2. Frankly, this part of your comment strikes me as pretentious claptrap, to the extent that it is not justification of use of the tools of the far Left. You know, I have to wonder if you didn't sit down, couldn't come up with actual policy differences, and decided that you had to say something to justify your attacks. And the notion that you're "willing to entertain and respect anyone's views on a particular issue, which [you] consider to be a moderate or more tolerant perspective," is little more than self-congratulatory and sanctimonious. It is also belied by the nature and tone of your attacks upon me. And particularly in light of your next comment, that "What I'm seeing more and more are those members of the party that do not share that same willingness to tolerate opposing viewpoints on individual issues by other long-term Republicans." No, what you are seeing is Republican who make choices in primary contests based upon issues rather than merely upon the nice, warm, fuzzy, and non-specific label "Republican." That's what politics is about, or should be about. And what do you mean by "tolerate." What you seem to mean (at least with Chairman Sean) is "advance and promote."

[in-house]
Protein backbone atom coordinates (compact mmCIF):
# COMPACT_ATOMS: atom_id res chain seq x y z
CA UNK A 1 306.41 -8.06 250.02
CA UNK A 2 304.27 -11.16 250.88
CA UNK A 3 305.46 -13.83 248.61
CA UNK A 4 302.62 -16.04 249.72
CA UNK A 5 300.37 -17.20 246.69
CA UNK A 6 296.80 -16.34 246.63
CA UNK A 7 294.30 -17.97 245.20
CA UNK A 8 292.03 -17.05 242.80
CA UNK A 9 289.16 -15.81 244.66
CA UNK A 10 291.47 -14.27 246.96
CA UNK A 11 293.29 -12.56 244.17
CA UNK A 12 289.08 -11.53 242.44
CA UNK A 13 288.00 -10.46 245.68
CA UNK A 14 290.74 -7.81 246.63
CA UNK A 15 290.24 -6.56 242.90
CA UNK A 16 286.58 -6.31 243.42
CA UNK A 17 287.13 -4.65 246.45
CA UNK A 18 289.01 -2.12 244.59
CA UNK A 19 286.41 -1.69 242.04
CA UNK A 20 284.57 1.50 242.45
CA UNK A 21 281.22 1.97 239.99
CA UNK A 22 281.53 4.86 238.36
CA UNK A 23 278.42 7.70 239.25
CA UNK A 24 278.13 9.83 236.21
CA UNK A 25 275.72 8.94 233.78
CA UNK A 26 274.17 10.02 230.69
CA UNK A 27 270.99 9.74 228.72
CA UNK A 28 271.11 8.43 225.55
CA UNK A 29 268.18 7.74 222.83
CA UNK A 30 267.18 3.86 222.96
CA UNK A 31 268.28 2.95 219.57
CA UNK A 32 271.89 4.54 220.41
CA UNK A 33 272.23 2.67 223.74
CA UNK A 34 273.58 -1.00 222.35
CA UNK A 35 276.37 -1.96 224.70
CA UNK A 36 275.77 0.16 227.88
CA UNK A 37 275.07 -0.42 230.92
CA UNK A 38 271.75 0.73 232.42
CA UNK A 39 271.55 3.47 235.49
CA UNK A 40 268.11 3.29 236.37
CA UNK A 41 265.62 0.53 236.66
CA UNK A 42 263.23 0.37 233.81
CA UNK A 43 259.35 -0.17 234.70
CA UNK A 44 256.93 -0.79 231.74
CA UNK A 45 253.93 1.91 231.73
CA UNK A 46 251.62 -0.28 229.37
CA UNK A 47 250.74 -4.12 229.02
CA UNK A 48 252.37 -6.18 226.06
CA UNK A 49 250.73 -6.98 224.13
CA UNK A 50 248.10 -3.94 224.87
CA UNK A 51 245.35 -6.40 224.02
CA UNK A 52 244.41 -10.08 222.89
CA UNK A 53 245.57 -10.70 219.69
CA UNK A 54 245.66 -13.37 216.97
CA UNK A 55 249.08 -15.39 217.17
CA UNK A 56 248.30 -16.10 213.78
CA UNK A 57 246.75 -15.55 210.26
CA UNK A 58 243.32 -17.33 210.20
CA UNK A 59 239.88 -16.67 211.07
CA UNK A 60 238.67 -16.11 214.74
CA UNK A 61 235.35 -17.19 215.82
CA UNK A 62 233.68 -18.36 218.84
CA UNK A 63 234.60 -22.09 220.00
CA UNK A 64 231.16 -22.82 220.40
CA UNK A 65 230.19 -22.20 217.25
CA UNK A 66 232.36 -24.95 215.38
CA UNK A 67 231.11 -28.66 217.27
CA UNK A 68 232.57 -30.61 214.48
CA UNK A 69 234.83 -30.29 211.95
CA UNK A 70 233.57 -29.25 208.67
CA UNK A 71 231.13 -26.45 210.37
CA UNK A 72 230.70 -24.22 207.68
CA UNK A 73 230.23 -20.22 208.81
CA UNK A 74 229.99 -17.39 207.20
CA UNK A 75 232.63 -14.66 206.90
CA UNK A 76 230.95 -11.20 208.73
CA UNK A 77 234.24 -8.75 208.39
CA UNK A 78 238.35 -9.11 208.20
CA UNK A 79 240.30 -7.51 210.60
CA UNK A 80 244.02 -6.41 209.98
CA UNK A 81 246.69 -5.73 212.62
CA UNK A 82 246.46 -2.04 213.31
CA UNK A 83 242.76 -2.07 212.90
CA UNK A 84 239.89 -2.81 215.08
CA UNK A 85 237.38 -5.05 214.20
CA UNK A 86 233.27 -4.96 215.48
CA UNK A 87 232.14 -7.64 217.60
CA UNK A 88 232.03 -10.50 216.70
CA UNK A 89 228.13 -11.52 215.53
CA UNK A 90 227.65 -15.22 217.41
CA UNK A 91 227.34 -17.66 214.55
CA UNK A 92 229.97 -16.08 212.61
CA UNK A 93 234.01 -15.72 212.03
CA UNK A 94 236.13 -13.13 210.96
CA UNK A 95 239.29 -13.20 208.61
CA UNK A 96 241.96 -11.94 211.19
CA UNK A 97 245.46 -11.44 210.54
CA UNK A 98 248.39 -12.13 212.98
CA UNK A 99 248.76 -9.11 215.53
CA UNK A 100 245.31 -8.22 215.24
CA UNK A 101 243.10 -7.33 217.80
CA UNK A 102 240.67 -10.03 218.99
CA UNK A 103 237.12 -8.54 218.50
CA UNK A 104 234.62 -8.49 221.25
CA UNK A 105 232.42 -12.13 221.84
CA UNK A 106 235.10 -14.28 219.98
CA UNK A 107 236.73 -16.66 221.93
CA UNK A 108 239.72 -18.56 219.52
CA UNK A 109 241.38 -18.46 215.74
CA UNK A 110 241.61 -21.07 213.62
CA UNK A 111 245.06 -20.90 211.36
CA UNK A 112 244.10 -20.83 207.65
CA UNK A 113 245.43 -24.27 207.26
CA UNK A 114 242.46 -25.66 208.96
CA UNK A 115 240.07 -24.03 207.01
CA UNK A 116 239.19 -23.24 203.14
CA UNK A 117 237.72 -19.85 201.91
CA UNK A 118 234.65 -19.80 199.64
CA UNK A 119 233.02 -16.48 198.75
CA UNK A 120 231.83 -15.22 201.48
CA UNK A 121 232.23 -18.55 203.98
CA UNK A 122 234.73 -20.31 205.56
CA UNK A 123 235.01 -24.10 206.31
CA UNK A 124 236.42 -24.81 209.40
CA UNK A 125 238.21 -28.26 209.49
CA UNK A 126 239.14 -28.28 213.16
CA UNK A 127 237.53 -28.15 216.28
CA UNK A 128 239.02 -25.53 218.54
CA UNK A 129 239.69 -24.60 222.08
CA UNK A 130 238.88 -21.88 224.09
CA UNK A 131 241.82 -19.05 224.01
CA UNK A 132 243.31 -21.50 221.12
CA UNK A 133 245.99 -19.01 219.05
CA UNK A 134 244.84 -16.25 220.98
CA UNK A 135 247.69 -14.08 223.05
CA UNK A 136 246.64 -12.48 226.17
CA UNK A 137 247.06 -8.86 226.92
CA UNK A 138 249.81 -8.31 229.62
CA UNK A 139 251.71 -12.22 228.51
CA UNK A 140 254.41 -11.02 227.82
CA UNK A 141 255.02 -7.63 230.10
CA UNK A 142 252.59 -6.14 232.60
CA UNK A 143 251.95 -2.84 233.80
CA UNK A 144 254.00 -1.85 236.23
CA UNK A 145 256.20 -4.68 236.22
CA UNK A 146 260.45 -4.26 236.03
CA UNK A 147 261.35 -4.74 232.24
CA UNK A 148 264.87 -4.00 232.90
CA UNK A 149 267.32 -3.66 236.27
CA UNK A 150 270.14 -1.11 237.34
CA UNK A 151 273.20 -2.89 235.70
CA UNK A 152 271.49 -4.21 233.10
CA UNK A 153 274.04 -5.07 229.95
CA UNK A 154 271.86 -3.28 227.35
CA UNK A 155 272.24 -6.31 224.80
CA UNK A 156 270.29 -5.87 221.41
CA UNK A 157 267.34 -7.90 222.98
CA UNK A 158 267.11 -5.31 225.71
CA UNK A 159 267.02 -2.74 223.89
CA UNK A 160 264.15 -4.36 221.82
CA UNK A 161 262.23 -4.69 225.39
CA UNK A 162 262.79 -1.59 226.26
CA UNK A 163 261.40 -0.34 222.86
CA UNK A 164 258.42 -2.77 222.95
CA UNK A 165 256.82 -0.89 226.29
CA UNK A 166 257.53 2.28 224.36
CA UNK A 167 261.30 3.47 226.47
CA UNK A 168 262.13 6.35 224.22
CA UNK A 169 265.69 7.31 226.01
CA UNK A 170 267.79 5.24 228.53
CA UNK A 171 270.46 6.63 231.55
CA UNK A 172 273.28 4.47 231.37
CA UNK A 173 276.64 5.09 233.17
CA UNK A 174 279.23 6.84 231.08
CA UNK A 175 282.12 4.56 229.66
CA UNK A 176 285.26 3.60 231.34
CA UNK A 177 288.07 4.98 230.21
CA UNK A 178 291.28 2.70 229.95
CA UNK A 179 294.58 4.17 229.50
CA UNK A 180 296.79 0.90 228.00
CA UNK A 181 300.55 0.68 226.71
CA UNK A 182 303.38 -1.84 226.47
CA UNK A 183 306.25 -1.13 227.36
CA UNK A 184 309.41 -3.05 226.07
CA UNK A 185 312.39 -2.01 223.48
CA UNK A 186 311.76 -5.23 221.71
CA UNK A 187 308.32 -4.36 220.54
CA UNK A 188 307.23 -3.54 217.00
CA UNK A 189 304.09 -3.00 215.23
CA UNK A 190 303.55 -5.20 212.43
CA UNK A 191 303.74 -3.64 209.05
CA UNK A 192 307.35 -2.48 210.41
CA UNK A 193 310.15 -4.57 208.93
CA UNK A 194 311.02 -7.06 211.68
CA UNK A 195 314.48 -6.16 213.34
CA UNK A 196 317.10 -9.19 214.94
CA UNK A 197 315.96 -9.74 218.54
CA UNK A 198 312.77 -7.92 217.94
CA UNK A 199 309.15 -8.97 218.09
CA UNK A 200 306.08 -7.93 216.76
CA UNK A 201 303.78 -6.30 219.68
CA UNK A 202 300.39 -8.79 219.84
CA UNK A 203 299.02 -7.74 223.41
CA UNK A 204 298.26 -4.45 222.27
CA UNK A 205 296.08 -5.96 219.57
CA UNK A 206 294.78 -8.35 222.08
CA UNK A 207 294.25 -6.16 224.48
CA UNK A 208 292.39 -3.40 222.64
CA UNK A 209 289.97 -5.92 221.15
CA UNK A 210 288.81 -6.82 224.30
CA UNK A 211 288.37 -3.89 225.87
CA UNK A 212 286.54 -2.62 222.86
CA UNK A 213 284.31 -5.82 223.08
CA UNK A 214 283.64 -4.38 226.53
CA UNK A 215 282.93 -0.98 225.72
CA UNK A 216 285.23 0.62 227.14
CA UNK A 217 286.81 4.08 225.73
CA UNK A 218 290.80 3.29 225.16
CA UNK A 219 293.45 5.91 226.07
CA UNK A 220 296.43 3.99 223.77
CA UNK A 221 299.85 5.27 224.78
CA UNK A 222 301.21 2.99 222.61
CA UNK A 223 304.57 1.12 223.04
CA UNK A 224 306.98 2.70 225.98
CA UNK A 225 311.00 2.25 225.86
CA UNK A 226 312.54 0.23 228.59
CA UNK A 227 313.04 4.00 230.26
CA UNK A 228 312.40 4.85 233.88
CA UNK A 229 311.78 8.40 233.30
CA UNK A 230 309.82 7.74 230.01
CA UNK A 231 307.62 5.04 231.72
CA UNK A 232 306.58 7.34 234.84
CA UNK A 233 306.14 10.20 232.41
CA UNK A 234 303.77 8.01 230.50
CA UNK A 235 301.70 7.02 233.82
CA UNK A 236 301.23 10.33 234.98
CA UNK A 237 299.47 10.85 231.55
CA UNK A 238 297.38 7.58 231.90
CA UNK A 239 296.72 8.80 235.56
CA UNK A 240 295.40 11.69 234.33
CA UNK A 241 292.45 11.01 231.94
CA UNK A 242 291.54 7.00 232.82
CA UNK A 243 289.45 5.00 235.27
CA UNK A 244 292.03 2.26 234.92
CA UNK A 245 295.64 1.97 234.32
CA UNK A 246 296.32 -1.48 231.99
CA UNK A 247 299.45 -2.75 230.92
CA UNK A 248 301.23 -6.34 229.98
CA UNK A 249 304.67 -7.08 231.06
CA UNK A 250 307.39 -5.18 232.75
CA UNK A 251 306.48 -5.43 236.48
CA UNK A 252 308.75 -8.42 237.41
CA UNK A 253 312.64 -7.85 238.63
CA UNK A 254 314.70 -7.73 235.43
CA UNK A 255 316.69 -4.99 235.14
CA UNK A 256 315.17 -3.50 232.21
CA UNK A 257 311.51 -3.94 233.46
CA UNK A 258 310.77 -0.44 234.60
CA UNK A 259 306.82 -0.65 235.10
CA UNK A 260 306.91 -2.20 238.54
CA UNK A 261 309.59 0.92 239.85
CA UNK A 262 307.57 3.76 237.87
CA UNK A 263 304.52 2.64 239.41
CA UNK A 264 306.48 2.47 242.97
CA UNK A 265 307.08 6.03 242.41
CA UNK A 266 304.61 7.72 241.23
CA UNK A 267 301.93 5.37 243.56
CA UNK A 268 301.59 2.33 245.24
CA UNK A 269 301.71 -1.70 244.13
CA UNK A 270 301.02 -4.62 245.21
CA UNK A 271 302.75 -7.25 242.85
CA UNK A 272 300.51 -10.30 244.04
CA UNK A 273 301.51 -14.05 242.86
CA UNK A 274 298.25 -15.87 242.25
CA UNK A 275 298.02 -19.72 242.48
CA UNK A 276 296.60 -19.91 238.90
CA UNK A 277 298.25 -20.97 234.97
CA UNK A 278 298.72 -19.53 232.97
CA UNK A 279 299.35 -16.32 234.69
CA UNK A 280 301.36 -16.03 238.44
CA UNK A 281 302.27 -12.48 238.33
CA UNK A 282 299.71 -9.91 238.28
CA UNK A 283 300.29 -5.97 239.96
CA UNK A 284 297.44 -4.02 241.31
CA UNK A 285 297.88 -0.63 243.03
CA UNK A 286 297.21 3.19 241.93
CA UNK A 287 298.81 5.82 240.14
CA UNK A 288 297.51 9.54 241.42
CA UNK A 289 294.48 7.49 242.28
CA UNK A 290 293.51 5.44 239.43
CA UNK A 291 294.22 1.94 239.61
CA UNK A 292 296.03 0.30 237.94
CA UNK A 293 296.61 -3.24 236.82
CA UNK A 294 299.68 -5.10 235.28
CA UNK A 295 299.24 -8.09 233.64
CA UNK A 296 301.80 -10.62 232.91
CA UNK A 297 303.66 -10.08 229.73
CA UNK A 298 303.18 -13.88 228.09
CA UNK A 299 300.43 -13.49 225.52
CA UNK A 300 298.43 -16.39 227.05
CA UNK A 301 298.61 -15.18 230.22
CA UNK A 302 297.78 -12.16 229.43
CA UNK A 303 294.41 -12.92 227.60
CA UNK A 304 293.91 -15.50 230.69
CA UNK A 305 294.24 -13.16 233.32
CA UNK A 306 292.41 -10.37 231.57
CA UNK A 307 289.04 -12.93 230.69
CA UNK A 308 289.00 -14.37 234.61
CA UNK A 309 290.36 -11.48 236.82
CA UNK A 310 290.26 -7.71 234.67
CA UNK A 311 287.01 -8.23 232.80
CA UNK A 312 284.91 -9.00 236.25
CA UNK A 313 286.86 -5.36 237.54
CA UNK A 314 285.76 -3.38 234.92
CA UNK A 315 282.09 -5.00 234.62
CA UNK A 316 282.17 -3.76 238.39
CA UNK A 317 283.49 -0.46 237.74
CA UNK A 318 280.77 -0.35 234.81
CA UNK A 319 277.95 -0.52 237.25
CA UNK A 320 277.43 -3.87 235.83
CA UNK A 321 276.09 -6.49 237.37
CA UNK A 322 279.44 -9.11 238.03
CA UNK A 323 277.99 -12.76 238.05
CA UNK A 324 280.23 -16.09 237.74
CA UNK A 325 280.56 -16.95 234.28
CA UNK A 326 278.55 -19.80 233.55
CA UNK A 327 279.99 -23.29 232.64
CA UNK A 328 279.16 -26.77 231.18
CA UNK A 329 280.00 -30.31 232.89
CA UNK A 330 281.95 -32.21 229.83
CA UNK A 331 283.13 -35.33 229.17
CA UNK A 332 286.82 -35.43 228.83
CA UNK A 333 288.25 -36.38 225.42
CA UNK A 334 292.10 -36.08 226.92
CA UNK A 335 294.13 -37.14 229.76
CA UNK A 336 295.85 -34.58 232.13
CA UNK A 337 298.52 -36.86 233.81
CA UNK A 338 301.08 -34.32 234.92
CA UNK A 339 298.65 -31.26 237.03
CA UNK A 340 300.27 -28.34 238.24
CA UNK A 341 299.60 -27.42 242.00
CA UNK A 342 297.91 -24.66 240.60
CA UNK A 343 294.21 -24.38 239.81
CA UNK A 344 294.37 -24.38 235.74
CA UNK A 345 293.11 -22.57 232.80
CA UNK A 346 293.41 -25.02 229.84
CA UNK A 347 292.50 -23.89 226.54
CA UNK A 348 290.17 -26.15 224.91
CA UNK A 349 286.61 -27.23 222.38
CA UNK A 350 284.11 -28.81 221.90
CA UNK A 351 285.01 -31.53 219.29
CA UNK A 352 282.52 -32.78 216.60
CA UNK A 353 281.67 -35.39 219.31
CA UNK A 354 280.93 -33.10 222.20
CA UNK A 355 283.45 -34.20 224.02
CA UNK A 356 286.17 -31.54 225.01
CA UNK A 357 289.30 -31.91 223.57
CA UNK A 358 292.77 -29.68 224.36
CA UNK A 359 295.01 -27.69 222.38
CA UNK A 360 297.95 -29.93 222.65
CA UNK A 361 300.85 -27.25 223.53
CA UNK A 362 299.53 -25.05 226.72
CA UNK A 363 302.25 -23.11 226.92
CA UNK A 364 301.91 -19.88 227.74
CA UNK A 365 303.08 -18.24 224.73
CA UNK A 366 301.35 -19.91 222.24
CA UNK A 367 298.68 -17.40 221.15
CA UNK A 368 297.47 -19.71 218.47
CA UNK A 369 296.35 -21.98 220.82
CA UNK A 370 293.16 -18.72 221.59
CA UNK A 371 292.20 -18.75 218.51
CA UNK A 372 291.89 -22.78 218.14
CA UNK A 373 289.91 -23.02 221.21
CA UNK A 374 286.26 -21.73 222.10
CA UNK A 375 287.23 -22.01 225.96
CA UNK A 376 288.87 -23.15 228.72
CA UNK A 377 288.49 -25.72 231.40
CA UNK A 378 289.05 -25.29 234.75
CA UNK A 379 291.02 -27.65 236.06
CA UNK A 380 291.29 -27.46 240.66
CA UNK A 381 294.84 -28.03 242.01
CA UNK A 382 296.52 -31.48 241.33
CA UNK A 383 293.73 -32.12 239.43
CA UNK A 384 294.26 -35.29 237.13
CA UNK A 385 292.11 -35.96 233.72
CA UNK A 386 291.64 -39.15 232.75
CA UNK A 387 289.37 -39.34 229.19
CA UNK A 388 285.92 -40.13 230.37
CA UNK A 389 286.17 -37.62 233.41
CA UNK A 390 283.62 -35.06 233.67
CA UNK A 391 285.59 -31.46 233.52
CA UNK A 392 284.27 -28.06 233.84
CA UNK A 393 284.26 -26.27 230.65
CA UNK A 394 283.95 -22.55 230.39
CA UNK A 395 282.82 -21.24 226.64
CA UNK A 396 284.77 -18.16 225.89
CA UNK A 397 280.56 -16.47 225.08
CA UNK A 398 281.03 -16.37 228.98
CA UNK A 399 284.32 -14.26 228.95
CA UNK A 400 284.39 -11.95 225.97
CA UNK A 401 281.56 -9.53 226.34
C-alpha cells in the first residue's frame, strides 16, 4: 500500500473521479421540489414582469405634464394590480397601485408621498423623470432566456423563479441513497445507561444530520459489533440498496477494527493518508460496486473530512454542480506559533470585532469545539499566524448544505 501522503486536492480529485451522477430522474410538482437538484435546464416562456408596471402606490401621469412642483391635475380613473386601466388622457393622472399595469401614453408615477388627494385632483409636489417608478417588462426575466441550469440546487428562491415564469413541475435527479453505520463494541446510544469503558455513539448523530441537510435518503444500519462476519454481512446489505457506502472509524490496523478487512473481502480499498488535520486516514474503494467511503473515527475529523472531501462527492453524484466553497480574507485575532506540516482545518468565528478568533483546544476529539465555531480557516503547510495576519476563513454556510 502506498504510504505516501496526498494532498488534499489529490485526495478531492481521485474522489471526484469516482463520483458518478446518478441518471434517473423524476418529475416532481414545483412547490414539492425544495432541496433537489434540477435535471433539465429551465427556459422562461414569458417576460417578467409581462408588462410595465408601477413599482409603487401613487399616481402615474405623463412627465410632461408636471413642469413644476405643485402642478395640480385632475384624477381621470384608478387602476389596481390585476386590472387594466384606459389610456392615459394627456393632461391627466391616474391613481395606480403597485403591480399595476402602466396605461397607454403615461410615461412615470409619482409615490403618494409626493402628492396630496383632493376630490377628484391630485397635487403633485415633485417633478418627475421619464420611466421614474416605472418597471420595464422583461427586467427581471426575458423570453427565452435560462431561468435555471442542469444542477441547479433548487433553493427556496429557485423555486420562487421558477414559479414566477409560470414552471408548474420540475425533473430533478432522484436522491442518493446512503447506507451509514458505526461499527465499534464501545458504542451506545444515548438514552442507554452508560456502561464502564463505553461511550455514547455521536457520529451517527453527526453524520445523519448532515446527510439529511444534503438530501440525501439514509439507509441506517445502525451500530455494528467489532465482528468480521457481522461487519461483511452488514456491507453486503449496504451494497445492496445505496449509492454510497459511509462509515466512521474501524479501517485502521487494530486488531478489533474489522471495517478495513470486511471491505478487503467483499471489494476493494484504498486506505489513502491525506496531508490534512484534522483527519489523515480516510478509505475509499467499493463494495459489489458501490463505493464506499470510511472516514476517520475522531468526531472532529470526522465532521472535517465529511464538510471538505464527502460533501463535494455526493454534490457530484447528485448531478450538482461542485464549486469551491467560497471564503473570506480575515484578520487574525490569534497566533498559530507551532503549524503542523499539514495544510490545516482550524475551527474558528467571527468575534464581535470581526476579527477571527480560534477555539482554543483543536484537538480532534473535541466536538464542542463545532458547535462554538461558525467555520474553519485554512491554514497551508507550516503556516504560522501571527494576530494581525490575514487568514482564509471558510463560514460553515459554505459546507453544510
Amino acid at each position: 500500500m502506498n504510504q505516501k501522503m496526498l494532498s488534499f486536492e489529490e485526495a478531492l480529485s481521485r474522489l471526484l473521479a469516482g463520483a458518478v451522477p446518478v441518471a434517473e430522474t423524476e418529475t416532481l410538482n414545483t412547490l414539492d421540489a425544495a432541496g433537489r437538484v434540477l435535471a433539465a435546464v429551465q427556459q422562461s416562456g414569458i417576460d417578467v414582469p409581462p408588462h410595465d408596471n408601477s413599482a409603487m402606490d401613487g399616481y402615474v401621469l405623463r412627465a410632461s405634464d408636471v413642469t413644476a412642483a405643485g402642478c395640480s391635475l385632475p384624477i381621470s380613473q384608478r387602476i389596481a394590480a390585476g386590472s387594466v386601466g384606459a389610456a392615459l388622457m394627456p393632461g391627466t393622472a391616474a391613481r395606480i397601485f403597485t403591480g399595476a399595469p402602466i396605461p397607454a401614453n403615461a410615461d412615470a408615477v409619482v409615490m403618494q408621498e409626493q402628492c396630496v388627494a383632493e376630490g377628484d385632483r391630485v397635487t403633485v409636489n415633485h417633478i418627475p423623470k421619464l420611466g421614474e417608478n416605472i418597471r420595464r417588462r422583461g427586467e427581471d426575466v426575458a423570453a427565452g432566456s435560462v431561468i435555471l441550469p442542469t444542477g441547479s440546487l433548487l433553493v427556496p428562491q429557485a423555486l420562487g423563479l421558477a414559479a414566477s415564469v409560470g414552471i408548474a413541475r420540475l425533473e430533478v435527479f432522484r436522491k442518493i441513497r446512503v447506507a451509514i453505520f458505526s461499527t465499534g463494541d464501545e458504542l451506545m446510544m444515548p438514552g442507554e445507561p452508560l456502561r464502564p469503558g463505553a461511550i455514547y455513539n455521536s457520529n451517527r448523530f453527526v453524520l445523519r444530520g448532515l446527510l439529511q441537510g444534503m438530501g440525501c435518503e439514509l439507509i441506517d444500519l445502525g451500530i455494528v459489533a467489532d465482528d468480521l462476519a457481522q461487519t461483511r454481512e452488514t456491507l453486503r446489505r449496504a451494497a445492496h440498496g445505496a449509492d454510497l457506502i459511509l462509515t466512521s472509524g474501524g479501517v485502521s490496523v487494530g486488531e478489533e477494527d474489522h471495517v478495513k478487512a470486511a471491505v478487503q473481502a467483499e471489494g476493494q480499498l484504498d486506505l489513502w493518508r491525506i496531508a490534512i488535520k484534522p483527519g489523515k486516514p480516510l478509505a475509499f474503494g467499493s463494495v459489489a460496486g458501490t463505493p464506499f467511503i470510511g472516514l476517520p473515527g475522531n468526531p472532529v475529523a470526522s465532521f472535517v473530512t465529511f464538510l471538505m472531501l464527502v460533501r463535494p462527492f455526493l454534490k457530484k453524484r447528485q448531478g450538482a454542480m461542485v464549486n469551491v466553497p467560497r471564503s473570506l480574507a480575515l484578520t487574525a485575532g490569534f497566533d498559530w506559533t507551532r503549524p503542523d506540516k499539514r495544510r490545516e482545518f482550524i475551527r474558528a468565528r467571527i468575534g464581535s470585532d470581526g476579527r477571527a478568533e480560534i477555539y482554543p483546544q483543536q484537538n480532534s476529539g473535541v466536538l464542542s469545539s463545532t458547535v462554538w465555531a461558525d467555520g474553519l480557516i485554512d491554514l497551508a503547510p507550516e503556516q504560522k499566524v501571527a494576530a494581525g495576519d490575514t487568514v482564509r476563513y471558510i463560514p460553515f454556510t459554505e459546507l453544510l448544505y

And finally, let me set your "fear" aside. None of those whom you attacks holds, so far as I am aware, a "'your either with us on every issue or you're against us' mentality." That's a mentality reserved, in my observation, by those with whom you seem to associate. Of course, if you weren't guarding your anonymity, I could comment much more fully on that question.

Finally, your last section: "Like any group or political party, the GOP needs strength in numbers. If we continue to alienate those who are willing to vote for and support Republicans, the numbers eventually just won't be there." Those are motherhoods. You equate your own apparent alienation -- which seems premised more in personalities that you don't seem to like and that fact that there are leaders who have been around and been successful in PWC for far longer than you -- with that of the voters. It just isn't borne out by the electoral record.

Shaun Kenney said...

Jim, great website. Looking forward to making this a part of my daily read.

Regards,

James Young said...

Shaun,
Thanks for the comment! Take care, though, in reading my evil comments. There are some who will tell you I'm "right wing," or "far right," or "an extremist." Indeed, it is my understanding that you may have been involved with the YRFV sometime after I was (1995), which some people think I "destroyed," even though I am "irrelevant."